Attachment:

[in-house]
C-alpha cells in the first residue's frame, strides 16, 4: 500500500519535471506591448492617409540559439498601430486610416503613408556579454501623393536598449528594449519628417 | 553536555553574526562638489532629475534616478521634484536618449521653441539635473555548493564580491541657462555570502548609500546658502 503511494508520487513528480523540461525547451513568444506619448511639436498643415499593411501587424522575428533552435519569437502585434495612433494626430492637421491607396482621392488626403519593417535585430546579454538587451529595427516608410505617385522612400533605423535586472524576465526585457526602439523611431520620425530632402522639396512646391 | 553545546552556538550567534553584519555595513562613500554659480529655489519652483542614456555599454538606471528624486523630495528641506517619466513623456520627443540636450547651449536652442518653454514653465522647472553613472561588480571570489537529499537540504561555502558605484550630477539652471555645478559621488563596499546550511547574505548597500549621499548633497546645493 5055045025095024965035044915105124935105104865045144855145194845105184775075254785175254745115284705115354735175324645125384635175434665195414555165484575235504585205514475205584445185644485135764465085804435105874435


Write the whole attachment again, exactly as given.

[in-house]
C-alpha cells in the first residue's frame, strides 16, 4: 500500500519535471506591448492617409540559439498601430486610416503613408556579454501623393536598449528594449519628417 | 553536555553574526562638489532629475534616478521634484536618449521653441539635473555548493564580491541657462555570502548609500546658502 503511494508520487513528480523540461525547451513568444506619448511639436498643415499593411501587424522575428533552435519569437502585434495612433494626430492637421491607396482621392488626403519593417535585430546579454538587451529595427516608410505617385522612400533605423535586472524576465526585457526602439523611431520620425530632402522639396512646391 | 553545546552556538550567534553584519555595513562613500554659480529655489519652483542614456555599454538606471528624486523630495528641506517619466513623456520627443540636450547651449536652442518653454514653465522647472553613472561588480571570489537529499537540504561555502558605484550630477539652471555645478559621488563596499546550511547574505548597500549621499548633497546645493 5055045025095024965035044915105124935105104865045144855145194845105184775075254785175254745115284705115354735175324645125384635175434665195414555165484575235504585205514475205584445185644485135764465085804435105874435